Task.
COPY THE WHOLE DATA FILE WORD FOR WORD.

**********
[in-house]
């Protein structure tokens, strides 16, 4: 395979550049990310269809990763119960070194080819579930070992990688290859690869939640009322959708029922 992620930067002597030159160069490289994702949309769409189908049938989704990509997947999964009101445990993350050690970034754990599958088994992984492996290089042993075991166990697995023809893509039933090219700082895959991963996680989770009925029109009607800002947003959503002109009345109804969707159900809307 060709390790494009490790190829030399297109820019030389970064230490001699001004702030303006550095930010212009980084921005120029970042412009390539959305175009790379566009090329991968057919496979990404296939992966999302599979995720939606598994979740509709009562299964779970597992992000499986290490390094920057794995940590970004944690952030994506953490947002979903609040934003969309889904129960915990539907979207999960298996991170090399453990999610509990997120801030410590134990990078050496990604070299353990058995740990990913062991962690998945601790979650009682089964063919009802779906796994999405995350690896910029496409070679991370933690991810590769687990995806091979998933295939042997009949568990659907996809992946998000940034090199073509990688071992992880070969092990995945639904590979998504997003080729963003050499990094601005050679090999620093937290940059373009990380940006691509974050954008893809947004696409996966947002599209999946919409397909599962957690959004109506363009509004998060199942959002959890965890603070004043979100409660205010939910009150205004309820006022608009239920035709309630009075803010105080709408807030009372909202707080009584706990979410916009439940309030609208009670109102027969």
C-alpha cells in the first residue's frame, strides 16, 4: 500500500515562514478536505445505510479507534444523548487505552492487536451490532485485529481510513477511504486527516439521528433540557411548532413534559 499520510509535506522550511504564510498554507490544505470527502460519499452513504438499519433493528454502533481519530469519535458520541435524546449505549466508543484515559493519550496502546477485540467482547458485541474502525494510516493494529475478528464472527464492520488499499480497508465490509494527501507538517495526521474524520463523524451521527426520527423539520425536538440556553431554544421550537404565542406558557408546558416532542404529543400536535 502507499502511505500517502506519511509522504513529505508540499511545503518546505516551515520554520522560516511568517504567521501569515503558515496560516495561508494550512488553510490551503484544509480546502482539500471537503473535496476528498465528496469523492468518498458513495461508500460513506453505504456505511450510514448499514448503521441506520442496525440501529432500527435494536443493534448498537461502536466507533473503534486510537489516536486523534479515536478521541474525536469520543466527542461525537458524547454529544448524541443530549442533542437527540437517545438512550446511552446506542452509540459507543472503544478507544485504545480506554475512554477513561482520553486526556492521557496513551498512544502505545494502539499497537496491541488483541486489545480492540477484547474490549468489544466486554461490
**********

[in-house]
């Protein structure tokens, strides 16, 4: 395979550049990310269809990763119960070194080819579930070992990688290859690869939640009322959708029922 992620930067002597030159160069490289994702949309769409189908049938989704990509997947999964009101445990993350050690970034754990599958088994992984492996290089042993075991166990697995023809893509039933090219700082895959991963996680989770009925029109009607800002947003959503002109009345109804969707159900809307 060709390790494009490790190829030399297109820019030389970064230490001699001004702030303006550095930010212009980084921005120029970042412009390539959305175009790379566009090329991968057919496979990404296939992966999302599979995720939606598994979740509709009562299964779970597992992000499986290490390094920057794995940590970004944690952030994506953490947002979903609040934003969309889904129960915990539907979207999960298996991170090399453990999610509990997120801030410590134990990078050496990604070299353990058995740990990913062991962690998945601790979650009682089964063919009802779906796994999405995350690896910029496409070679991370933690991810590769687990995806091979998933295939042997009949568990659907996809992946998000940034090199073509990688071992992880070969092990995945639904590979998504997003080729963003050499990094601005050679090999620093937290940059373009990380940006691509974050954008893809947004696409996966947002599209999946919409397909599962957690959004109506363009509004998060199942959002959890965890603070004043979100409660205010939910009150205004309820006022608009239920035709309630009075803010105080709408807030009372909202707080009584706990979410916009439940309030609208009670109102027969």
C-alpha cells in the first residue's frame, strides 16, 4: 500500500515562514478536505445505510479507534444523548487505552492487536451490532485485529481510513477511504486527516439521528433540557411548532413534559 499520510509535506522550511504564510498554507490544505470527502460519499452513504438499519433493528454502533481519530469519535458520541435524546449505549466508543484515559493519550496502546477485540467482547458485541474502525494510516493494529475478528464472527464492520488499499480497508465490509494527501507538517495526521474524520463523524451521527426520527423539520425536538440556553431554544421550537404565542406558557408546558416532542404529543400536535 502507499502511505500517502506519511509522504513529505508540499511545503518546505516551515520554520522560516511568517504567521501569515503558515496560516495561508494550512488553510490551503484544509480546502482539500471537503473535496476528498465528496469523492468518498458513495461508500460513506453505504456505511450510514448499514448503521441506520442496525440501529432500527435494536443493534448498537461502536466507533473503534486510537489516536486523534479515536478521541474525536469520543466527542461525537458524547454529544448524541443530549442533542437527540437517545438512550446511552446506542452509540459507543472503544478507544485504545480506554475512554477513561482520553486526556492521557496513551498512544502505545494502539499497537496491541488483541486489545480492540477484547474490549468489544466486554461490